I may develop it further. Here is a pencil and digital sketch for another scene and style:
August 20, 2012
This instalment of the Dalek Game is for C.S. Lewis’s The Voyage of the Dawn Treader, and most particularly for Reepicheep (the bold, the indomitable, the vain, the… always reminded me very slightly of Hercule Poirot?) Dawn Treader is not my favourite of the Chronicles of Narnia, and yet it has so many of my favourite scenes – falling into the painting, Lucy in Caspian’s tunic, Eustace crying to the moon, Goldwater, the lily sea. And it does have one of my favourite first lines, out of so many: “There was a boy called Eustace Clarence Scrubb, and he almost deserved it.”
Each of the novels has so much its own feel – the odd, mannered Edwardian fantasy and fresh discovery of The Magician’s Nephew, the childlike, wish-fulfilment, occasionally dark, myth-steeped allegory of The Lion, the Witch and the Wardrobe, the untouched-by our world, desert-city-mountain, 1001-nights pursuit of The Horse and his Boy, the midnight, lost-heir, cloak-and-dagger battles (and that taste of adult loss) of Prince Caspian, the salt-air and white-sails episodic quest (within quest) Voyage of the Dawn Treader, the death, betrayal and depression of The Silver Chair, the sweeping, contained, final beginning of The Last Battle. And Pauline Baynes’ illustrations catch each style with such perfect, consistent flexibility.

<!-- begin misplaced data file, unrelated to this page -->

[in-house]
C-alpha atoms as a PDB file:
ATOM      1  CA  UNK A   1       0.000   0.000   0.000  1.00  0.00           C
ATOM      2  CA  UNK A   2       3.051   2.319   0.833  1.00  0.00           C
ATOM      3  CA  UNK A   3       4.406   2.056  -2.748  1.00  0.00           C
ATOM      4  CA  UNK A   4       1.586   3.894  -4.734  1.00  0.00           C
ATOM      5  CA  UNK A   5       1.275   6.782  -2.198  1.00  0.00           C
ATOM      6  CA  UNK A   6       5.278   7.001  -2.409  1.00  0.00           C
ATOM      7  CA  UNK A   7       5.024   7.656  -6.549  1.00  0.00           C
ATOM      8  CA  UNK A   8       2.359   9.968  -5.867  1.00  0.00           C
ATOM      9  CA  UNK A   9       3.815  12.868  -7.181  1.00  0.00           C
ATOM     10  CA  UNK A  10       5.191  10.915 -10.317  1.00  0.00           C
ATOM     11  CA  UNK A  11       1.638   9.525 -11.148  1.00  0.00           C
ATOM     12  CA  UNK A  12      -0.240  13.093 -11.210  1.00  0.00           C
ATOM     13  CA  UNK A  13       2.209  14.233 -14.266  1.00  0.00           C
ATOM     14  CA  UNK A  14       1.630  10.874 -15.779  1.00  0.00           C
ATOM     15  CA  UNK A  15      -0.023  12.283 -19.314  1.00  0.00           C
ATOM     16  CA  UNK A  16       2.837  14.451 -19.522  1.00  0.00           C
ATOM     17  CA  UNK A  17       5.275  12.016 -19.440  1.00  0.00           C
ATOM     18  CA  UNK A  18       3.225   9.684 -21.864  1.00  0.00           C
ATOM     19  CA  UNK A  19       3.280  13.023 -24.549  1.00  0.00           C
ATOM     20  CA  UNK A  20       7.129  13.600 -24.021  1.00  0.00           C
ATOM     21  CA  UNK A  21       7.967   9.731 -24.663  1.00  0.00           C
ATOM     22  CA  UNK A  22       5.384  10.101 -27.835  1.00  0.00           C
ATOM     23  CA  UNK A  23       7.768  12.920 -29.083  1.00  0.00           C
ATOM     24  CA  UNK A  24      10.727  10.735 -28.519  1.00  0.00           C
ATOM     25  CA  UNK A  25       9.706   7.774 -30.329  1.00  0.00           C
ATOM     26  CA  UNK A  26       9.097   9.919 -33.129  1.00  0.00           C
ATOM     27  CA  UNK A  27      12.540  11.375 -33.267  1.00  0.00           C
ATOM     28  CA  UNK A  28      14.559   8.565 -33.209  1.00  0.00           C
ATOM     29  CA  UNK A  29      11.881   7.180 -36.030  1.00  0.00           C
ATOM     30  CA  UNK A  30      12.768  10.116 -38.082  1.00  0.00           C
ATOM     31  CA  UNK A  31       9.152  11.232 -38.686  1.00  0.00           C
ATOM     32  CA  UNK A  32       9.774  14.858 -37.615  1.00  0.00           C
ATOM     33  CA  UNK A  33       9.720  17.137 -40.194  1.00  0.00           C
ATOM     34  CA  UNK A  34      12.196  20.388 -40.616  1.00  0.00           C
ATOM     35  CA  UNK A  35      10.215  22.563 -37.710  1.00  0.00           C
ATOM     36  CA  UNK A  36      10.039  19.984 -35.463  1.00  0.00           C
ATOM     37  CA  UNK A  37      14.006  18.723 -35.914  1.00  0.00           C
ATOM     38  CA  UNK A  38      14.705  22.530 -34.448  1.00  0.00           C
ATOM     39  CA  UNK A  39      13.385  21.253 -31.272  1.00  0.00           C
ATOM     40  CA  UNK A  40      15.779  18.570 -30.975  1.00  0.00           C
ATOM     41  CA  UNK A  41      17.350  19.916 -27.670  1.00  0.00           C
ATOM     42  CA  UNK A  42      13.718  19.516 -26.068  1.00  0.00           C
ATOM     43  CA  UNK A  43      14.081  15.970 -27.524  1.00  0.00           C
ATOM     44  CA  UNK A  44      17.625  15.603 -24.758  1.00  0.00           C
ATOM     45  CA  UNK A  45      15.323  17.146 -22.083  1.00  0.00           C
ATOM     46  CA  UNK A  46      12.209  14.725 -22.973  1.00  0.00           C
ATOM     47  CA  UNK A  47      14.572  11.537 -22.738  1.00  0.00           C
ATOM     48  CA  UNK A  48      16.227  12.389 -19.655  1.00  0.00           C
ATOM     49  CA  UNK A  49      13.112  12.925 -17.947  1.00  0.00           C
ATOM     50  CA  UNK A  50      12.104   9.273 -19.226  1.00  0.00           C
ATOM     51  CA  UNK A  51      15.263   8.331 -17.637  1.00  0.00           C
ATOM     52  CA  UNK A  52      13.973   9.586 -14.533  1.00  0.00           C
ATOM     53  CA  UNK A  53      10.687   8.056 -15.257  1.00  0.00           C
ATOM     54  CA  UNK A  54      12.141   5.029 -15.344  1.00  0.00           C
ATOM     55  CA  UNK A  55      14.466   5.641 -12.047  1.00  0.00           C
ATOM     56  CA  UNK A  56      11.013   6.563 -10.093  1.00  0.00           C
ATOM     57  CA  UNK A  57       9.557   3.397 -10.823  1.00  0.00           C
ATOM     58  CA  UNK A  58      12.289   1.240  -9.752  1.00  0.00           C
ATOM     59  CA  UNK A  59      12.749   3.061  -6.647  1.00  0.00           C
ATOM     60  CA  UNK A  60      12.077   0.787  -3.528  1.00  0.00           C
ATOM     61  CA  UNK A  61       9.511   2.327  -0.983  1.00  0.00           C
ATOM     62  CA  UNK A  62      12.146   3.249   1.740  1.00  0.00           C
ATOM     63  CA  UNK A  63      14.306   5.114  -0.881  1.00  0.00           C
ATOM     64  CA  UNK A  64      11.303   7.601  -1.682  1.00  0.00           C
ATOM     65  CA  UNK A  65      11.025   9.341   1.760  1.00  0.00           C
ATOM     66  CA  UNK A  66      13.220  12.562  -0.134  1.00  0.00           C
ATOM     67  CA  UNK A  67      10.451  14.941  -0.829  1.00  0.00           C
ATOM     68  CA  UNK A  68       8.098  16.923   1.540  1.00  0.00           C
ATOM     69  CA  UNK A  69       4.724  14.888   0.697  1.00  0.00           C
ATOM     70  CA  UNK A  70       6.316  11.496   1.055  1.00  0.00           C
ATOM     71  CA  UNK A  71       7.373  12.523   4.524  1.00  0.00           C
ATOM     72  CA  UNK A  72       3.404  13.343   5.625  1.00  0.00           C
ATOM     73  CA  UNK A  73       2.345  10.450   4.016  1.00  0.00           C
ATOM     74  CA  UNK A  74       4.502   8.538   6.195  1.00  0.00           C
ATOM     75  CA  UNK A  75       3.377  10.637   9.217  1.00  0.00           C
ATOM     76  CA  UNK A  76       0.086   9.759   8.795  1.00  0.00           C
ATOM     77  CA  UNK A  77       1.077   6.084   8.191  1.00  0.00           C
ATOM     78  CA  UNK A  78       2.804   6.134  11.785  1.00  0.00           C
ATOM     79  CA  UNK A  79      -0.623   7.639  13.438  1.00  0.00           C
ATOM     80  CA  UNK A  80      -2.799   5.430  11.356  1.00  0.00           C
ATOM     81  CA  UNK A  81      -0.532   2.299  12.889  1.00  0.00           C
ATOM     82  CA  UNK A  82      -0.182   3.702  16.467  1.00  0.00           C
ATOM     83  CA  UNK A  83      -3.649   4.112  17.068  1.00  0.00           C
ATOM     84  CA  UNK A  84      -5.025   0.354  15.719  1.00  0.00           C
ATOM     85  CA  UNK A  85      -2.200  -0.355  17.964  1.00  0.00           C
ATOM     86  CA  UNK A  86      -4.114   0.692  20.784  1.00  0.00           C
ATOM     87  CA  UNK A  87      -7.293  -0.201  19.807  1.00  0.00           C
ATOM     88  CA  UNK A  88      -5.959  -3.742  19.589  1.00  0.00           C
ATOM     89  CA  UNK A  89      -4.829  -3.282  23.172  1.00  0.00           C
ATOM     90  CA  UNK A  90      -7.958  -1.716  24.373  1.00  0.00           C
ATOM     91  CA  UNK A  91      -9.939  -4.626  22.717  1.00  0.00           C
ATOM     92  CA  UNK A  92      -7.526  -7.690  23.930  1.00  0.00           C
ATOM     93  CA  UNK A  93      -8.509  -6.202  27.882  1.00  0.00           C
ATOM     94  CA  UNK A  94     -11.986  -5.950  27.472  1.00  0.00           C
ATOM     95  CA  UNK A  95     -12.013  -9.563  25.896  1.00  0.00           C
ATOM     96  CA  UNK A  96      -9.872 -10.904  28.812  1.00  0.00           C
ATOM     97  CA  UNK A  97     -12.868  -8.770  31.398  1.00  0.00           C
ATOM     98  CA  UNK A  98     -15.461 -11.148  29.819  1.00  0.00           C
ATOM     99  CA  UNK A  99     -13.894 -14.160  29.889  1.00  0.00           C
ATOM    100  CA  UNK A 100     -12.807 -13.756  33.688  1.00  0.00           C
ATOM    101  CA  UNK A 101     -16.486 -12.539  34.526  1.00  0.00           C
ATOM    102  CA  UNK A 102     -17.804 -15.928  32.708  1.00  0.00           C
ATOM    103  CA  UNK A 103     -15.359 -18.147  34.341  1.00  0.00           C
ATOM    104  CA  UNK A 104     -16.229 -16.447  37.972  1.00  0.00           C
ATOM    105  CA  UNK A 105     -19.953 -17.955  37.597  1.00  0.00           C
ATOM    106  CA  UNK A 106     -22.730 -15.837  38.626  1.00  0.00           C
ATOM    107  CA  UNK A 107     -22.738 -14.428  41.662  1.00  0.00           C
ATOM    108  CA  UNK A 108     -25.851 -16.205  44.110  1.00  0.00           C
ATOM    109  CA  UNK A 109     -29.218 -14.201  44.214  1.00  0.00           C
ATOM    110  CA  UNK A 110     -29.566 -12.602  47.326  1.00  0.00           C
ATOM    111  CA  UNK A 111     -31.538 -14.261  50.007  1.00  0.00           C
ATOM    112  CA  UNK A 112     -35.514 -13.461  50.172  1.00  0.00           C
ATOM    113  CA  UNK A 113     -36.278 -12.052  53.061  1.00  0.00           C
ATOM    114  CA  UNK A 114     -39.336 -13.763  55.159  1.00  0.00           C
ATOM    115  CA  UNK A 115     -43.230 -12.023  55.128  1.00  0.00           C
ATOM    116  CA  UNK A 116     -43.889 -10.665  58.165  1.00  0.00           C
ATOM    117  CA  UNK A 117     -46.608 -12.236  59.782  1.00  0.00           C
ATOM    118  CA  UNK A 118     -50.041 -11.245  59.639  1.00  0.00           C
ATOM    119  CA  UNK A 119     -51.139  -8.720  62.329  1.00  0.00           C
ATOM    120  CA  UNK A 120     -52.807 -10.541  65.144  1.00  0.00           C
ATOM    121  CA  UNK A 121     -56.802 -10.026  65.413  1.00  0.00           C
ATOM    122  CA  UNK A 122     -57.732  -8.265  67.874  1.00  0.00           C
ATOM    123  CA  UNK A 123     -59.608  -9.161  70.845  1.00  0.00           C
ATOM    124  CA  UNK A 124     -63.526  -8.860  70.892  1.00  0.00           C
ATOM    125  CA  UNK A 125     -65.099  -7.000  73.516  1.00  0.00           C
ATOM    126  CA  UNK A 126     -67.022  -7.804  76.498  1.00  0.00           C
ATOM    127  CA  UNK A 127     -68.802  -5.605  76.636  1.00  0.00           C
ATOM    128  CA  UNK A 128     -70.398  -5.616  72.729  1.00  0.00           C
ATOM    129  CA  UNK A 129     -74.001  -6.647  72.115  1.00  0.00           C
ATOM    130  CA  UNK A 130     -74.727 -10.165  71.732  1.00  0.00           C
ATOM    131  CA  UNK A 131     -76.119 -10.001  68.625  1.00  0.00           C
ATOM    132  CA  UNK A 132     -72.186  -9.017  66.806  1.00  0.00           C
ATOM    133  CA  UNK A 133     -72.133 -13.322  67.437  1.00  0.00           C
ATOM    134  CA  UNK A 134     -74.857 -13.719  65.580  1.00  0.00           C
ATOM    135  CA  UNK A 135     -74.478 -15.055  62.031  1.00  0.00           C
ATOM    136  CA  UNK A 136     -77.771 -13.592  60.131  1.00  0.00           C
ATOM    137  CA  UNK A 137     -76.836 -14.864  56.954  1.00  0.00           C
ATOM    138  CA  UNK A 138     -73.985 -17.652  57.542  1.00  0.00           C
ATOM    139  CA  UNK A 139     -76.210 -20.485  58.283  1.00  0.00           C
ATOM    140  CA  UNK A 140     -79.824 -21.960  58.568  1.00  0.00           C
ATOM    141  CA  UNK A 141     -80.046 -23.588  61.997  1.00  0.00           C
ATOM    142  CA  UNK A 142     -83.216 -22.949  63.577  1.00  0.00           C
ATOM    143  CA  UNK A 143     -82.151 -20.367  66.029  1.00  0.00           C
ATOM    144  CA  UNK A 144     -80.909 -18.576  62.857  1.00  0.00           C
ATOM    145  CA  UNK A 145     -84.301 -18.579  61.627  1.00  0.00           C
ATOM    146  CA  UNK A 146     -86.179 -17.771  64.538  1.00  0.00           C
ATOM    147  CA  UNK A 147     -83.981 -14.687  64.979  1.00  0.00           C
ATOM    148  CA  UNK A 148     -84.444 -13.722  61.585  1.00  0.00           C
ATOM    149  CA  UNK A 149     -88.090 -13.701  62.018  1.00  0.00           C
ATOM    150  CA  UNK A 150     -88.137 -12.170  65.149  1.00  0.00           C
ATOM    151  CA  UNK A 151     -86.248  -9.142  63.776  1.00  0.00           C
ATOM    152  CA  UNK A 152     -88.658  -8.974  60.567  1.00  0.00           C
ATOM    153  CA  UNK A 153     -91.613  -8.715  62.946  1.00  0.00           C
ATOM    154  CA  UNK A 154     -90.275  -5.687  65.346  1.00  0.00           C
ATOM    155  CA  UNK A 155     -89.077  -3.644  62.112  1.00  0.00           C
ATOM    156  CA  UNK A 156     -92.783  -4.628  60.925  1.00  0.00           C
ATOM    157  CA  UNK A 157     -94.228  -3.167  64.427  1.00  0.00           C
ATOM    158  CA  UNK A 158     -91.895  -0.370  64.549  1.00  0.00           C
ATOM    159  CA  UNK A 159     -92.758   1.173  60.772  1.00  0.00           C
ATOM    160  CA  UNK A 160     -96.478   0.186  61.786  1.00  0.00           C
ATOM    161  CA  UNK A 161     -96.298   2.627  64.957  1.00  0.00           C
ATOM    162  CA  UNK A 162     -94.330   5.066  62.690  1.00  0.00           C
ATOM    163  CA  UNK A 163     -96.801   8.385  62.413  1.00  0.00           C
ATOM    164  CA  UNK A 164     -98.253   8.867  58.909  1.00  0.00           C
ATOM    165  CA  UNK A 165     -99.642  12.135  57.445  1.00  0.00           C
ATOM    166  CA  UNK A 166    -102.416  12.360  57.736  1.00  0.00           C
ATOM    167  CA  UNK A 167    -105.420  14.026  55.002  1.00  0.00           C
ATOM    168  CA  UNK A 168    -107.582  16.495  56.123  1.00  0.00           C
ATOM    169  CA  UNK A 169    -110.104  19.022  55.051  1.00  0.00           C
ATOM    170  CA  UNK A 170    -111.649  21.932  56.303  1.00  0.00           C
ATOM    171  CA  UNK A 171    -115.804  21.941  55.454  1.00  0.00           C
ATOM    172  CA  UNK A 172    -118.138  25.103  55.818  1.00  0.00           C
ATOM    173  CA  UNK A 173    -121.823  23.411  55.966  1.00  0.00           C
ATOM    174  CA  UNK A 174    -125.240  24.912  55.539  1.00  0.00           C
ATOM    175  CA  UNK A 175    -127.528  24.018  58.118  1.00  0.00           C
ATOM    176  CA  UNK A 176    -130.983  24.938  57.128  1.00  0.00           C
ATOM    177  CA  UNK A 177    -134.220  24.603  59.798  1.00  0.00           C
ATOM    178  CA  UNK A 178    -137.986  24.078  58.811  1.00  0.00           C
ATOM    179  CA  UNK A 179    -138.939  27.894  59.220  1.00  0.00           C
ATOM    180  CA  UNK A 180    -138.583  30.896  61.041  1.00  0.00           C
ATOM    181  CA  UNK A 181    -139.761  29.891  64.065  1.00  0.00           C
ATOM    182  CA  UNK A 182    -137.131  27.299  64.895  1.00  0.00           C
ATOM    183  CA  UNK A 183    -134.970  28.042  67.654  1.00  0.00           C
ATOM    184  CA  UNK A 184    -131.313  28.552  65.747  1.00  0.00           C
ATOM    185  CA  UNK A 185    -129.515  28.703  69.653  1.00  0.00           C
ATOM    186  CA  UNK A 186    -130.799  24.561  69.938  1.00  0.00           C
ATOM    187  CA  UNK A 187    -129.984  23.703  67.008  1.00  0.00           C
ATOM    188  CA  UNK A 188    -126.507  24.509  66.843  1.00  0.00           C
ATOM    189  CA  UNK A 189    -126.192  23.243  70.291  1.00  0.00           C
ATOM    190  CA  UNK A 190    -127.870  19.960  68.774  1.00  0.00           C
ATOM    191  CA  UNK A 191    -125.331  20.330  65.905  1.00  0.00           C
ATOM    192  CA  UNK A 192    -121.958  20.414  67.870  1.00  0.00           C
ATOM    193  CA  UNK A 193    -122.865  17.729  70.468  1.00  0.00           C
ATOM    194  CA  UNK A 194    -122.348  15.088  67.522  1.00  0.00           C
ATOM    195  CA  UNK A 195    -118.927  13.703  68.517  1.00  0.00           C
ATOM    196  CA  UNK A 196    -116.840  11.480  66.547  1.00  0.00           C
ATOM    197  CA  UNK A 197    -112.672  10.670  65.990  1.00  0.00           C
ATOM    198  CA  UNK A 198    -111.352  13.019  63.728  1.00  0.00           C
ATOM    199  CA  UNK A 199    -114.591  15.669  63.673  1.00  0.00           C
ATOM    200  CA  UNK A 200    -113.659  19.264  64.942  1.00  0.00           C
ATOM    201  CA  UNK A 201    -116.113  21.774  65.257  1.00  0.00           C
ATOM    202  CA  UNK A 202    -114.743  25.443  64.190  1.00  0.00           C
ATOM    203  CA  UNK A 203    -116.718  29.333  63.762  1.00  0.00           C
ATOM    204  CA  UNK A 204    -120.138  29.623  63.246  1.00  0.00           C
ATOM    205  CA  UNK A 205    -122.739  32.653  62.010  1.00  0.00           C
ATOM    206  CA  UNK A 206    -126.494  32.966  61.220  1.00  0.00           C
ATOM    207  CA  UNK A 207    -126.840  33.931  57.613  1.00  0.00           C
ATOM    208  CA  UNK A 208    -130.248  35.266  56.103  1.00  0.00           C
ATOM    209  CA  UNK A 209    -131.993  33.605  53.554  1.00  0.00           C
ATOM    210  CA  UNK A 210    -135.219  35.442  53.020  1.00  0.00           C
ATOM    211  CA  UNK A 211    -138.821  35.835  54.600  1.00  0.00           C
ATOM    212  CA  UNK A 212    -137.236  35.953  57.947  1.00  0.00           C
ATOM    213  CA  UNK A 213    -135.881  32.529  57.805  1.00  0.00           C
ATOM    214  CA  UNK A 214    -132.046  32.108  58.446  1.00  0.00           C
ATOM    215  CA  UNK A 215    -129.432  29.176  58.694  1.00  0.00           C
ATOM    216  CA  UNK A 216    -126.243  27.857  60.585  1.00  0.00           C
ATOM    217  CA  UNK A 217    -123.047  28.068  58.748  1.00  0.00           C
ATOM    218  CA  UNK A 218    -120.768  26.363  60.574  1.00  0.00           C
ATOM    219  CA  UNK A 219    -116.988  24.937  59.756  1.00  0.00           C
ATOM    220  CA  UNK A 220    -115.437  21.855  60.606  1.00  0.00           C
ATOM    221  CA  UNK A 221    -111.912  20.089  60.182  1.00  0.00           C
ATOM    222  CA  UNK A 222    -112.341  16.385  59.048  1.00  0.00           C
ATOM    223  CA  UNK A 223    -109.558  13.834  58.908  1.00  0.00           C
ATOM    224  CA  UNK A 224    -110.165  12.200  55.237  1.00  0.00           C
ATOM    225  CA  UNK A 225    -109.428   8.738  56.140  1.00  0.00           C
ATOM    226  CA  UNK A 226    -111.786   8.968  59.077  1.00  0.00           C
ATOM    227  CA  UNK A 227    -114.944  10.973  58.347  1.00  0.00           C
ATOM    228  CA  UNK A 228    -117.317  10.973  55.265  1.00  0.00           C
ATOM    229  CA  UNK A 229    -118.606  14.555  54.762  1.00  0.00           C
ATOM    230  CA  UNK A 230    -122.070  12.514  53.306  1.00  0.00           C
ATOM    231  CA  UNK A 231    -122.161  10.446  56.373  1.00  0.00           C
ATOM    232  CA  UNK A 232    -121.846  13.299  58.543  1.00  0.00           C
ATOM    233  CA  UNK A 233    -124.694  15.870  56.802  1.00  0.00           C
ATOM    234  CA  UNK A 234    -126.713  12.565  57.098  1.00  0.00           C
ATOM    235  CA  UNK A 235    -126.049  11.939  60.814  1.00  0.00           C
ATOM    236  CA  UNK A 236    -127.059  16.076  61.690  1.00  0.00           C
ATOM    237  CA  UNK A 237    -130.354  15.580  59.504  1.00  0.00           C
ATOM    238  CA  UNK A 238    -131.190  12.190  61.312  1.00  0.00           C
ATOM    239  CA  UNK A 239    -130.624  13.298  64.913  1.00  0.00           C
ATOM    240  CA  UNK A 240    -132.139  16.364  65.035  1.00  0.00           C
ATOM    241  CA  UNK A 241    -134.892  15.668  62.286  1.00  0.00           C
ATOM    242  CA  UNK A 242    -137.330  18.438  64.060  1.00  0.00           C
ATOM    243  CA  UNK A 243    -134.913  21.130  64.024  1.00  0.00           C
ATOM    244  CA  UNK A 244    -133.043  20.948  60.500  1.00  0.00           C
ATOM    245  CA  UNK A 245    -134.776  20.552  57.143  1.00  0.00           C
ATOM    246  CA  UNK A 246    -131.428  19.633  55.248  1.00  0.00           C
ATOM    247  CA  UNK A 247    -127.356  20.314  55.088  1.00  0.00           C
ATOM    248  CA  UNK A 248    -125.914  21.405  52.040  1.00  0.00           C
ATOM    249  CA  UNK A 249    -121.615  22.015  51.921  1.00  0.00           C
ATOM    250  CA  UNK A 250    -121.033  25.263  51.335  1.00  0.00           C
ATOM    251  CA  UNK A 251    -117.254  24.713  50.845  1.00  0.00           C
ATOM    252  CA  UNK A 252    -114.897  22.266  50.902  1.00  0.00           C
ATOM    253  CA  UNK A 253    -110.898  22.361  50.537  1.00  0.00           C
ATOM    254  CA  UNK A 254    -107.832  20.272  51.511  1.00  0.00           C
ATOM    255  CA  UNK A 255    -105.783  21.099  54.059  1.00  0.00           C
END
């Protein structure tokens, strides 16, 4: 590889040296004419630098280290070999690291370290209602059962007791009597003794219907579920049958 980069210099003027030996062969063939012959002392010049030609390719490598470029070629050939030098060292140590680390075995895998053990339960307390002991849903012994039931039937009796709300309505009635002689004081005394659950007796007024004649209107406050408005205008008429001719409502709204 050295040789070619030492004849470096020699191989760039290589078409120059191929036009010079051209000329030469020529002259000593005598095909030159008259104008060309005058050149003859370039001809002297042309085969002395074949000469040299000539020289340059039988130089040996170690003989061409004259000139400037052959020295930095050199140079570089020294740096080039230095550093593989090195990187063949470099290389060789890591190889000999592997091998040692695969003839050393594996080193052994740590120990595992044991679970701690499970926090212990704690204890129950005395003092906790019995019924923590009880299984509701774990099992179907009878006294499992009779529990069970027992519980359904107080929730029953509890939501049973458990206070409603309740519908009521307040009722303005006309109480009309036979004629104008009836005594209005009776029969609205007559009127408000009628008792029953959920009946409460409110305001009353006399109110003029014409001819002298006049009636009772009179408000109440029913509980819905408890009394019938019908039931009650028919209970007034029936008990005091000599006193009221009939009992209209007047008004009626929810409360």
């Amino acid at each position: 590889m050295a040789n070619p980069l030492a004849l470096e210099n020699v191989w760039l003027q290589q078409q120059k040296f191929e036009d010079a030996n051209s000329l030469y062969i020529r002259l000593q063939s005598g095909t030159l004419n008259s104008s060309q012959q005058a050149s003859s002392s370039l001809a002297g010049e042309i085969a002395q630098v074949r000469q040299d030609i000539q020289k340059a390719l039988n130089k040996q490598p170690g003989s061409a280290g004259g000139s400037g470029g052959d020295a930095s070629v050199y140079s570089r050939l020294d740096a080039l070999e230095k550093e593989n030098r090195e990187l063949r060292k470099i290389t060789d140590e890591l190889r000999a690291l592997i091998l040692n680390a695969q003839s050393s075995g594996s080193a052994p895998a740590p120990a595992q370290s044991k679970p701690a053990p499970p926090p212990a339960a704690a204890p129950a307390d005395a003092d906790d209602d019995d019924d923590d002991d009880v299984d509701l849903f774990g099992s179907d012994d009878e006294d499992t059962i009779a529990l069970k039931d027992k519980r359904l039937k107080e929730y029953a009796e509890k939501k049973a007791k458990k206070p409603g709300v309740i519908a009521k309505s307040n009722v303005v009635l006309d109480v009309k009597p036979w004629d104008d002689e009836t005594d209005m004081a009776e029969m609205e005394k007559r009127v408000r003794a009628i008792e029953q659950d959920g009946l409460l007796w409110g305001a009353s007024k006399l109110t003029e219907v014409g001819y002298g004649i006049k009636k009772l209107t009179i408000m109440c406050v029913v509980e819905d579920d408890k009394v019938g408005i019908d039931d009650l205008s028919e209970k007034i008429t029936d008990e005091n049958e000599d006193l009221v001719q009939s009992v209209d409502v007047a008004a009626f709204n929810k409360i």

This is how I most like series, I think. Linked, locked into each other, yet each complete and Its Own Story. Diana Wynne Jones did this as well, although in a more extreme fashion across fewer books. It satisfies my desire for more story, while not ruining my memory of an already-perfect tale.
August 13, 2012
This instalment of the Dalek Game is for Fables Vol 3: Storybook Love, which, just – I love. I admire the concept and execution of Fables generally, and beyond that I frequently adore (or loathe, or both!) the characters, and those two things aren’t always sides of the same coin. But of course, this also means this drawing is for The Princess Bride, and therefore also for Butch Cassidy & the Sundance Kid and for Mark Knopfler, and all good things. And for initial capitals in fairytale books, with which I filled far too many pages of old sketchbooks.
In other news: All I’ve been able to manage about the World Fantasy Award ballot (after many tweets of congratulations) is “meep!”